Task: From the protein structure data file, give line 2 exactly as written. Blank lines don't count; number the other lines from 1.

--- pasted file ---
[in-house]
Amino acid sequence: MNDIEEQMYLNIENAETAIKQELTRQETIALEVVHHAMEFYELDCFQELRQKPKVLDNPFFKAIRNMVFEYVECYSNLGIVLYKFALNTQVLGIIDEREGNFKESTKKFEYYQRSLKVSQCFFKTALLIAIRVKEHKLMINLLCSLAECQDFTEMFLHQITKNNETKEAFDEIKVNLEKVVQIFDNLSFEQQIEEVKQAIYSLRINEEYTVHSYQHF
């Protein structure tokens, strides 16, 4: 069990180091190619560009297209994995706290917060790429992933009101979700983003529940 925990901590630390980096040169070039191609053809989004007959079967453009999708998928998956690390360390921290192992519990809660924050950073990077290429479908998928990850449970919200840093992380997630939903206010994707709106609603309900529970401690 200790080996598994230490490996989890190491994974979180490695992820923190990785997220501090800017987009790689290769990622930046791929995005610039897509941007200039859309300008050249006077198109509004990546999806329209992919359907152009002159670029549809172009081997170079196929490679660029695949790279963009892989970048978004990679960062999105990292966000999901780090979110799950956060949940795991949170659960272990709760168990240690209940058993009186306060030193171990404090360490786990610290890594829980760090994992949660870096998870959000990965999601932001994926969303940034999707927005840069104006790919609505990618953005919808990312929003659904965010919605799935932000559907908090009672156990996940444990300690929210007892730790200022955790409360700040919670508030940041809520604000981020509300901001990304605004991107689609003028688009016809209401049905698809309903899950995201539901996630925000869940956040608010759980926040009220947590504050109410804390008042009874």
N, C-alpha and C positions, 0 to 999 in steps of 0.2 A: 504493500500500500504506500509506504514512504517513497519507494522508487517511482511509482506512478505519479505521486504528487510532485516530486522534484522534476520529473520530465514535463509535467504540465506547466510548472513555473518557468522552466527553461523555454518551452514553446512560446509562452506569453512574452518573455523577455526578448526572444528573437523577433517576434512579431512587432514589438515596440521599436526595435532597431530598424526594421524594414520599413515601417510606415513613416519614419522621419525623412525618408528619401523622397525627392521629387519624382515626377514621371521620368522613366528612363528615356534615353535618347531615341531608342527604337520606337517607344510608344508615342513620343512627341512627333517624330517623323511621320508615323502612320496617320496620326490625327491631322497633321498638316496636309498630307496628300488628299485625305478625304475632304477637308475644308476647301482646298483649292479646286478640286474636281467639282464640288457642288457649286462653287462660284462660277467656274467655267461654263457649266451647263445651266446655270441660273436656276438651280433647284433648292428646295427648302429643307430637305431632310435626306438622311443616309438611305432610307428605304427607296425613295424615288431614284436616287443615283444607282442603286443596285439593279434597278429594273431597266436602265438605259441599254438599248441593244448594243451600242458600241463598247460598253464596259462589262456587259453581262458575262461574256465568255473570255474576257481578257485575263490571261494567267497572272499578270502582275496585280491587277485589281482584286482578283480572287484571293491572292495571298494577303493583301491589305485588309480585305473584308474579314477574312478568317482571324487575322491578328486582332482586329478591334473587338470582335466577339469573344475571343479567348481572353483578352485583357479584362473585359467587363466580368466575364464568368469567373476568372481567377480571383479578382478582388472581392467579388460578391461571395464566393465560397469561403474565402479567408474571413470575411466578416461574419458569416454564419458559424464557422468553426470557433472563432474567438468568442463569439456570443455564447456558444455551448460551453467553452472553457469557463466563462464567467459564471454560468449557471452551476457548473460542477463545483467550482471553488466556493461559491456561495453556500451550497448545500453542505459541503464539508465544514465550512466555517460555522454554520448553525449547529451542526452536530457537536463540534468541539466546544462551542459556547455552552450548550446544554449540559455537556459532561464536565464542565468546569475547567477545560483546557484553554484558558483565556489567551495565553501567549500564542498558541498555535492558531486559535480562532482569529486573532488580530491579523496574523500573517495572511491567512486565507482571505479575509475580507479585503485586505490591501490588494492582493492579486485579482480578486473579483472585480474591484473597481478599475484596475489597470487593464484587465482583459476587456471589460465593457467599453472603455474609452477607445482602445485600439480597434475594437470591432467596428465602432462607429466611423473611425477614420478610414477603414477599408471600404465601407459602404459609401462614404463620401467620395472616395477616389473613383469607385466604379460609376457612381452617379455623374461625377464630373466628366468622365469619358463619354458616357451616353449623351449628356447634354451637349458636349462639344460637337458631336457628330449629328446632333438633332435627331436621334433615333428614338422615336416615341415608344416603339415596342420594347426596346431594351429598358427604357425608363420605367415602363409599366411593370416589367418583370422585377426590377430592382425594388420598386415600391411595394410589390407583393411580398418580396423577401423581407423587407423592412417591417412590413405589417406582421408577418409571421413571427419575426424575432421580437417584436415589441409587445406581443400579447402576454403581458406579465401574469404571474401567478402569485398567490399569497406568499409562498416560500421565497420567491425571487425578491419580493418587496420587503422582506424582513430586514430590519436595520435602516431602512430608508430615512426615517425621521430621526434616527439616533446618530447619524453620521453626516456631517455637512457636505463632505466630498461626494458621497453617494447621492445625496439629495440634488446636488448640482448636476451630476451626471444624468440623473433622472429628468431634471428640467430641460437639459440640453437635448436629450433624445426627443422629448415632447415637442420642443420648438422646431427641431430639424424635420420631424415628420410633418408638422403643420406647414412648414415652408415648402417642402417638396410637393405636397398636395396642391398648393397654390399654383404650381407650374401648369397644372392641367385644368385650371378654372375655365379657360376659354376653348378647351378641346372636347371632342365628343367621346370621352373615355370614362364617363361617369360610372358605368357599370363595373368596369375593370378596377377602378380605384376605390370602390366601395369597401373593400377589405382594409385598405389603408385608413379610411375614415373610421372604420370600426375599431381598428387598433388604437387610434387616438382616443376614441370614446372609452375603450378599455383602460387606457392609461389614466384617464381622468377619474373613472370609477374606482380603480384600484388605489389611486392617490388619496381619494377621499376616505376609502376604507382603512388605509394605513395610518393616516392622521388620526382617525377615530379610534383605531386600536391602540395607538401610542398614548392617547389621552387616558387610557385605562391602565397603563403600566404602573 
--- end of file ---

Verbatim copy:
Amino acid sequence: MNDIEEQMYLNIENAETAIKQELTRQETIALEVVHHAMEFYELDCFQELRQKPKVLDNPFFKAIRNMVFEYVECYSNLGIVLYKFALNTQVLGIIDEREGNFKESTKKFEYYQRSLKVSQCFFKTALLIAIRVKEHKLMINLLCSLAECQDFTEMFLHQITKNNETKEAFDEIKVNLEKVVQIFDNLSFEQQIEEVKQAIYSLRINEEYTVHSYQHF